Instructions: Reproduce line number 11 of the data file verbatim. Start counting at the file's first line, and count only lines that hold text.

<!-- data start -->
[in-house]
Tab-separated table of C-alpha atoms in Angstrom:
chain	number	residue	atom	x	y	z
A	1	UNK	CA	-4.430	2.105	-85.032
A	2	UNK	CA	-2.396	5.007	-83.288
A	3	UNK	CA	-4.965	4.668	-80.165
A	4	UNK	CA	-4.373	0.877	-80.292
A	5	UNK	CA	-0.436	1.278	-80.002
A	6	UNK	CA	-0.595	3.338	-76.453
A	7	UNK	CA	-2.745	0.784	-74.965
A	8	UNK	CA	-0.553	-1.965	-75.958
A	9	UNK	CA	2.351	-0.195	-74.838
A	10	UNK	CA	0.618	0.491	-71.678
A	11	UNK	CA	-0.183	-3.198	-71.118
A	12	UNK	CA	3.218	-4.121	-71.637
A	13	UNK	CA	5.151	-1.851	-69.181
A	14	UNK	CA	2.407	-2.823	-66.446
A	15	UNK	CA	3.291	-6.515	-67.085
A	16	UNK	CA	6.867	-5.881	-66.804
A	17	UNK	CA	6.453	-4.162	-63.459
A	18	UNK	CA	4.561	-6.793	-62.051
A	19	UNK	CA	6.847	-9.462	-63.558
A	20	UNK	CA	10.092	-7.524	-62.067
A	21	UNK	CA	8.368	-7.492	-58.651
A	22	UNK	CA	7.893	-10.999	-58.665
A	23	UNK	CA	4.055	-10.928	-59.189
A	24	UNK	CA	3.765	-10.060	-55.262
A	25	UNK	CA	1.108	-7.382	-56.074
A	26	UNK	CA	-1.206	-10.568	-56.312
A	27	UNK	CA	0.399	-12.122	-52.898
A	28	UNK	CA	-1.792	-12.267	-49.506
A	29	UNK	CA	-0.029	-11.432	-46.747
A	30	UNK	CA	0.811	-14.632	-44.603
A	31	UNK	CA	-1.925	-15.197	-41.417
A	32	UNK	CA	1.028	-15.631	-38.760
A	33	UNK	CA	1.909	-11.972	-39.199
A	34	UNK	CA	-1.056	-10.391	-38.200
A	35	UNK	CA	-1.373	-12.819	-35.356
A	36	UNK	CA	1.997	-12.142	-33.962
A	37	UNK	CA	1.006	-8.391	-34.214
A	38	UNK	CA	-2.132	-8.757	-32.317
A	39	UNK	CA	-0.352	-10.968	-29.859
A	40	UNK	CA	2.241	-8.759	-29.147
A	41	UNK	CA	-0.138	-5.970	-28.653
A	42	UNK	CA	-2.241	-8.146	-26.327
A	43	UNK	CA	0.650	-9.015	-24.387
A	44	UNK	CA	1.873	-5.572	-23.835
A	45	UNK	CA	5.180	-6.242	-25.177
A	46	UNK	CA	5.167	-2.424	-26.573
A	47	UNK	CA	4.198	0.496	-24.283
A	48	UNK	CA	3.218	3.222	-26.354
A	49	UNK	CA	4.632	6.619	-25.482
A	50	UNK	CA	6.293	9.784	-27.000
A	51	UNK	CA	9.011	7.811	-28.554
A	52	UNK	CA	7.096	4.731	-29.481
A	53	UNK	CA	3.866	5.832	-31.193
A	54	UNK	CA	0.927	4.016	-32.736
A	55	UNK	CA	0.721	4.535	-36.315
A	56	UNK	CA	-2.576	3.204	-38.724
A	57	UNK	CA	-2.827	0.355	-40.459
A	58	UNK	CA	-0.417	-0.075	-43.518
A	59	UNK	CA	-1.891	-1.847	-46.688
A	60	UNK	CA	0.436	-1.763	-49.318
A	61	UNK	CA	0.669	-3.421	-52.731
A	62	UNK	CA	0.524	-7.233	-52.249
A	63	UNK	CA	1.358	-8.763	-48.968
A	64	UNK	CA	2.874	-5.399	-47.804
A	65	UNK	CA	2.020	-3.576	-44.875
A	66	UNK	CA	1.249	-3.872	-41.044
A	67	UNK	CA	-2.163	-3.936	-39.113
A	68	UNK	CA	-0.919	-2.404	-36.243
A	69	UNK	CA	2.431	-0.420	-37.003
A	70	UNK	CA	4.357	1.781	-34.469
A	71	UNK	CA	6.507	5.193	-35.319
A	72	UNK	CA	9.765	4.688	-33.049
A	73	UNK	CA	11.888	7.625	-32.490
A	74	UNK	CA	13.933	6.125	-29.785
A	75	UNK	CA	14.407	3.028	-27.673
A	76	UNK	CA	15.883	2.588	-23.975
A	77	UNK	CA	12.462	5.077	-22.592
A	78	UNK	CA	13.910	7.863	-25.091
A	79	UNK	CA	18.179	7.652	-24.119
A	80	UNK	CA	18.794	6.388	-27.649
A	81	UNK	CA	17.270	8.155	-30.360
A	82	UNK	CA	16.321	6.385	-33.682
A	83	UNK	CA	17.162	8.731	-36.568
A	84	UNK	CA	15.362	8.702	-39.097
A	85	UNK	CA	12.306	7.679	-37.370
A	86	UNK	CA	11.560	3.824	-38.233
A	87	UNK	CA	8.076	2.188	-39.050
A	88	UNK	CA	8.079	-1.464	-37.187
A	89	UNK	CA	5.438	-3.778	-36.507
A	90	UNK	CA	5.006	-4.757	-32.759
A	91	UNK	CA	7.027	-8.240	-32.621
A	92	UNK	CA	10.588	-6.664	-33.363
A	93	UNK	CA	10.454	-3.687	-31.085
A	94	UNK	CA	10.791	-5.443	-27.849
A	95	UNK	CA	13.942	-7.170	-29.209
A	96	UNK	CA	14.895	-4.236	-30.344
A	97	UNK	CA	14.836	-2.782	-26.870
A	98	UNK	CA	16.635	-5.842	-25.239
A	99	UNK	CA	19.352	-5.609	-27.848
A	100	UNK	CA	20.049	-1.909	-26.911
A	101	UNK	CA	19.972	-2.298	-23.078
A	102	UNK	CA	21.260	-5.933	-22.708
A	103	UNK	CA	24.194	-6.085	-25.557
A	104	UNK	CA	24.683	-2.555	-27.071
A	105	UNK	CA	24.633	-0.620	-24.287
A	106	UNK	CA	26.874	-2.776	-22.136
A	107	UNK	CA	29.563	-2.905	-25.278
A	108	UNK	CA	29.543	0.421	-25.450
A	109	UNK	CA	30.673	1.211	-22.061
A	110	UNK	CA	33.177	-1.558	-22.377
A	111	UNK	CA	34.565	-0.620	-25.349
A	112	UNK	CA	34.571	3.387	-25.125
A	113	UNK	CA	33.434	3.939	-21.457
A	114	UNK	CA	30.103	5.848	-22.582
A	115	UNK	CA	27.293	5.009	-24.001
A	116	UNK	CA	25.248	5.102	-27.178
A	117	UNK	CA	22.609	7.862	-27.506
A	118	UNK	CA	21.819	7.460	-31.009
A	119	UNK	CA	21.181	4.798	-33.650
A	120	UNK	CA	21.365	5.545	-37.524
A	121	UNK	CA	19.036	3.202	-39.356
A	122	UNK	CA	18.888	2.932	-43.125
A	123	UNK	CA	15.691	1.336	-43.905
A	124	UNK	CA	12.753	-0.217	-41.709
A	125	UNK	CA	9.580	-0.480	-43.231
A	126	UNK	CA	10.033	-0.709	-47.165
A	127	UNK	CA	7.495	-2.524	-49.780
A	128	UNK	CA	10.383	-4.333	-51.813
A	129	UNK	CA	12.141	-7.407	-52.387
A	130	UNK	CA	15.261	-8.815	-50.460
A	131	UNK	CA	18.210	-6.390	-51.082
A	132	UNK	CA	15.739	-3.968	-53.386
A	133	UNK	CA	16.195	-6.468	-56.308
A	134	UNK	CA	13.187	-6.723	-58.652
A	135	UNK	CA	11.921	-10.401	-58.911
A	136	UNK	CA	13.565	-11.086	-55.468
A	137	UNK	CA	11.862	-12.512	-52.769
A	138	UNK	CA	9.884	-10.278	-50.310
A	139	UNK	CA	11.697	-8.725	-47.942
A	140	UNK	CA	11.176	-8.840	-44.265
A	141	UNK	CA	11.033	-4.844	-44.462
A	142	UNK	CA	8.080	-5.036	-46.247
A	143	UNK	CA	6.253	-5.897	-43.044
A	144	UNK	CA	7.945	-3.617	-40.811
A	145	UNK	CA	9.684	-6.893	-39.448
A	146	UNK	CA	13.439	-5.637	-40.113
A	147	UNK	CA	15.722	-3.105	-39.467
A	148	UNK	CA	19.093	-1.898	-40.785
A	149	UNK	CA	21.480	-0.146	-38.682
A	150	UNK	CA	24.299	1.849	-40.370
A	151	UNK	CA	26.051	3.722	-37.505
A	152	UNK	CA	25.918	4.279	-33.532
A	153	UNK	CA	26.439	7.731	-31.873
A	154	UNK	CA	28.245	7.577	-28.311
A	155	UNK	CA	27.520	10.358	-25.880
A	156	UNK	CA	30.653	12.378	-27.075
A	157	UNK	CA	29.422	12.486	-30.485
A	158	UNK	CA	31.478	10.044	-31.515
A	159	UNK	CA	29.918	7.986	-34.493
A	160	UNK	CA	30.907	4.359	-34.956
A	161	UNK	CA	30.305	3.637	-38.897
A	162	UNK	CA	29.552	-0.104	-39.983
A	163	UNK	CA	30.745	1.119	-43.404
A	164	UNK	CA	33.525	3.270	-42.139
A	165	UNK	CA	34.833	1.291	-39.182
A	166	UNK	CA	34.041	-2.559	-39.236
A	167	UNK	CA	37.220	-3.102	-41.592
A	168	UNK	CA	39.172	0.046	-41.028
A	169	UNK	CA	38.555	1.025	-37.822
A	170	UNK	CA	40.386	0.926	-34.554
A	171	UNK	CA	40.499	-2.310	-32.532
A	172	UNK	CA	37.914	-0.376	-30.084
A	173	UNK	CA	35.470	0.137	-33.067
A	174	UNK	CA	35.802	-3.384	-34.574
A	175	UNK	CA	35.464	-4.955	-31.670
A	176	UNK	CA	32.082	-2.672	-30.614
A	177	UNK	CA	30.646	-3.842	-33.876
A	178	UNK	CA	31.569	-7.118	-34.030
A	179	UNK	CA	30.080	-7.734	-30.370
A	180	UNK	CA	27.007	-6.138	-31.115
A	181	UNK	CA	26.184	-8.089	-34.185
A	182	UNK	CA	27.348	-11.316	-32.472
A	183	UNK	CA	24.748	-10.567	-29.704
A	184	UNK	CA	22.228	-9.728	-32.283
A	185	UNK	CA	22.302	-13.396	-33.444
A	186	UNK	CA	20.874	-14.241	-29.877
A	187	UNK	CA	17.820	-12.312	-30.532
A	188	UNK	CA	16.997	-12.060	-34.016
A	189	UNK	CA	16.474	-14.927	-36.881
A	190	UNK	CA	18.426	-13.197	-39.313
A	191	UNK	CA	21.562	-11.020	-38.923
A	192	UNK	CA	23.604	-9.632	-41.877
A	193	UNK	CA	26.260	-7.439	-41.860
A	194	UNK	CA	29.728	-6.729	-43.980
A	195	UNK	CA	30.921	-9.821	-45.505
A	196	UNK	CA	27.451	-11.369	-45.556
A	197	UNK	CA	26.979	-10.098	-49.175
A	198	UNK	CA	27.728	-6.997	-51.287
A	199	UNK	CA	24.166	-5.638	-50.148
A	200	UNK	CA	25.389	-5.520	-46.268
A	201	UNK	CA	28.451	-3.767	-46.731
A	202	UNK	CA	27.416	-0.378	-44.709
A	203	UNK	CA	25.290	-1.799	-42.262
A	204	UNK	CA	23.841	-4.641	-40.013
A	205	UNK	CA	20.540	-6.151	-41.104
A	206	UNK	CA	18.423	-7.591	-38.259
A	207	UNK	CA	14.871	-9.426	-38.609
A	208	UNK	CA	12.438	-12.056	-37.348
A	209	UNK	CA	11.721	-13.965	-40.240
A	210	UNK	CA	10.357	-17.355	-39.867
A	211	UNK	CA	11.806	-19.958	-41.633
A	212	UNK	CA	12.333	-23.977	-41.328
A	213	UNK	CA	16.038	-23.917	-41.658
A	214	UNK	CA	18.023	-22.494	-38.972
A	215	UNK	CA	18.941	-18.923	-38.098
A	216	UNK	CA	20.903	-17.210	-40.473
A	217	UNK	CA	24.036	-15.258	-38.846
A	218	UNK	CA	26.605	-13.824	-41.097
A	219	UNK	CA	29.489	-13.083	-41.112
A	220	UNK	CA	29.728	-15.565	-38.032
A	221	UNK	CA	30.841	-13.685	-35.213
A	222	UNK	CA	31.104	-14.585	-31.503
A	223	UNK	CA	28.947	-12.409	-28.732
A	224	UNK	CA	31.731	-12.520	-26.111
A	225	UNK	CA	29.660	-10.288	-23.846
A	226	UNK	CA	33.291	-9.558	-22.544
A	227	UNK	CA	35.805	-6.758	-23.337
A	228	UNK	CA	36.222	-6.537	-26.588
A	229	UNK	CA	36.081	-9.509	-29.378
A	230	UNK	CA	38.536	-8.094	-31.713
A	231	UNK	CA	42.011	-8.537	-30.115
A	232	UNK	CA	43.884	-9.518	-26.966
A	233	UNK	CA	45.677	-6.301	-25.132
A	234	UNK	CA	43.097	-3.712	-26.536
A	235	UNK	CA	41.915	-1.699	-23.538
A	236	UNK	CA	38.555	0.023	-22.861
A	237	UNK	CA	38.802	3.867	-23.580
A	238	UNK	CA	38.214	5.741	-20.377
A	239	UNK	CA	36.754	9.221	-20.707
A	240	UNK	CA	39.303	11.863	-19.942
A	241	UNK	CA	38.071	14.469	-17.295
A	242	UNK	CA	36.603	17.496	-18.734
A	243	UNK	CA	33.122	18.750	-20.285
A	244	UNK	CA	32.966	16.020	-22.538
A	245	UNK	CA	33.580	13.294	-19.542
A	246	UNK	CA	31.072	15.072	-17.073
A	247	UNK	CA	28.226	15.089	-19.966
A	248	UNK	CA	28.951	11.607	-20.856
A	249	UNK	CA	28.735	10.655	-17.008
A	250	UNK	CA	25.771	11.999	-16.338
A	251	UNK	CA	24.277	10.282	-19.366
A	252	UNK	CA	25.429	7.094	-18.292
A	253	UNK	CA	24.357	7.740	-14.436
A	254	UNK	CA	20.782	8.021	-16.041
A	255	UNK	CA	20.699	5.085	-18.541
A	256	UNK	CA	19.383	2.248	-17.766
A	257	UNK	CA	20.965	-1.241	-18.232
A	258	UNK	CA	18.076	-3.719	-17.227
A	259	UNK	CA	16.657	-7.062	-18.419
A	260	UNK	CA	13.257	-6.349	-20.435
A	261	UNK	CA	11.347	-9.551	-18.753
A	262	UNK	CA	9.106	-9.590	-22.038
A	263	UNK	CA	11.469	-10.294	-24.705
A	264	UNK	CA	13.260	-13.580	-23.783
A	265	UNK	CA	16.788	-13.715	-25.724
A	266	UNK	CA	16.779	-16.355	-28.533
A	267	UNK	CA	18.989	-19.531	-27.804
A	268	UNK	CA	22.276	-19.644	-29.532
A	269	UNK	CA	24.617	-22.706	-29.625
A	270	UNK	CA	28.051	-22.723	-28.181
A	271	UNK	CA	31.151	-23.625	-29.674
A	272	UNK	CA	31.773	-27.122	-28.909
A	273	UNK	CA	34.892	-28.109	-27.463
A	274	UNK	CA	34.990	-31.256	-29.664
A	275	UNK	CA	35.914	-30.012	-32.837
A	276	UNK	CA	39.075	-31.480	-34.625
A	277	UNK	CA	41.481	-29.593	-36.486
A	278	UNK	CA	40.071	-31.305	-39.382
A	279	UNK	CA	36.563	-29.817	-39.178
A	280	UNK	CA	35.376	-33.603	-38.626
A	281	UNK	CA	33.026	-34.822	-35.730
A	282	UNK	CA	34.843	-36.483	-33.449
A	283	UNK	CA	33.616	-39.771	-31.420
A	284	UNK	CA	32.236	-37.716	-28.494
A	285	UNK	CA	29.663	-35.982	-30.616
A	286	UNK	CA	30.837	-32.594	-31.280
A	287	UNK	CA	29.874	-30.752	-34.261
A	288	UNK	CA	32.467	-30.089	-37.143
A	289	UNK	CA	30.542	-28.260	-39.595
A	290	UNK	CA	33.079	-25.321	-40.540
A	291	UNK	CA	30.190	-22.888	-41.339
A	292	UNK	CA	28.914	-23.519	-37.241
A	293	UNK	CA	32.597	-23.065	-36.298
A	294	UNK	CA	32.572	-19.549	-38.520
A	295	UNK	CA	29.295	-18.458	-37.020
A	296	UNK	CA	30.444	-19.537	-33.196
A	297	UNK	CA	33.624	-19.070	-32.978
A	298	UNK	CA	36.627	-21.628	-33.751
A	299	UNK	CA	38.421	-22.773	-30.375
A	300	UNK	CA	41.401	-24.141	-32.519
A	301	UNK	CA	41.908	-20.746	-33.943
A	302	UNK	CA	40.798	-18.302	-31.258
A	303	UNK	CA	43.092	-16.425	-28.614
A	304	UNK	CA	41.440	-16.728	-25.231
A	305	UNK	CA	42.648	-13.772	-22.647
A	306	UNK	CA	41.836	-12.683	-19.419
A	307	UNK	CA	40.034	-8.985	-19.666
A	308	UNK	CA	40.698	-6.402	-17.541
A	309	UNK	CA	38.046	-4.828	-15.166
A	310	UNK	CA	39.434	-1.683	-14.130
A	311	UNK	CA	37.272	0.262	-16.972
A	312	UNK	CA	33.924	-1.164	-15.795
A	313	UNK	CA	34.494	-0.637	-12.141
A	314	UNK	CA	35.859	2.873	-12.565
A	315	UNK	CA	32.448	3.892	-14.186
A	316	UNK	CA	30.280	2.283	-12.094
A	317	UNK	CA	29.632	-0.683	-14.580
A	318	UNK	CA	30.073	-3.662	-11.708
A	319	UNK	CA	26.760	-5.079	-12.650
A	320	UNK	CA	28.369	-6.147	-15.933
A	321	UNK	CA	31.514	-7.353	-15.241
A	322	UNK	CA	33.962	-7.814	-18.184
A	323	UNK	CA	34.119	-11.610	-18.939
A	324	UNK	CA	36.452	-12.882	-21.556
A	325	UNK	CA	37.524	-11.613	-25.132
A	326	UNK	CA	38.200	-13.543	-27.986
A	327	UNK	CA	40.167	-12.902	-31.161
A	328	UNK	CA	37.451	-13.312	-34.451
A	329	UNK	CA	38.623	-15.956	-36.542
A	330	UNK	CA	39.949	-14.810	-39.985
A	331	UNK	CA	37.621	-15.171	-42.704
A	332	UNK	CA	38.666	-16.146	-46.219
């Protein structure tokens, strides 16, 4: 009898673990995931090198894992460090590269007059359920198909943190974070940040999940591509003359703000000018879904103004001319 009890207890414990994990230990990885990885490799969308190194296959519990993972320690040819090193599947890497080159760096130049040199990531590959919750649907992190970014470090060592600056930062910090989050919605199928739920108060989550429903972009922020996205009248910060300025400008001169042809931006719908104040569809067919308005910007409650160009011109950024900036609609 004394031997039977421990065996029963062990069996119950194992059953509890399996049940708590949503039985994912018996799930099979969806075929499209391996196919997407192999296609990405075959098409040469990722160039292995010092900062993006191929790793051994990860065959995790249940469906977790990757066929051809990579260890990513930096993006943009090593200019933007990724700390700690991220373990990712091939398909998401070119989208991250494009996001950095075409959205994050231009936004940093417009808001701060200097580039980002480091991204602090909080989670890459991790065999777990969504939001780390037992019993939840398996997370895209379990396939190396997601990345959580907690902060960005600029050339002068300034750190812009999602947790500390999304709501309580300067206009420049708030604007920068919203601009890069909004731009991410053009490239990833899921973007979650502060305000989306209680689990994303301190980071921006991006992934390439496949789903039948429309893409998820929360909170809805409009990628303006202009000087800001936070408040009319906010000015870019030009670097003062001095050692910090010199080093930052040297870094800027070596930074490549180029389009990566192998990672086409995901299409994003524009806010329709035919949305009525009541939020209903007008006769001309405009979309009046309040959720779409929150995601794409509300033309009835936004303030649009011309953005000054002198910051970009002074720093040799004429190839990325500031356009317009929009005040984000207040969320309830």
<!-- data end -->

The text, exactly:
A	8	UNK	CA	-0.553	-1.965	-75.958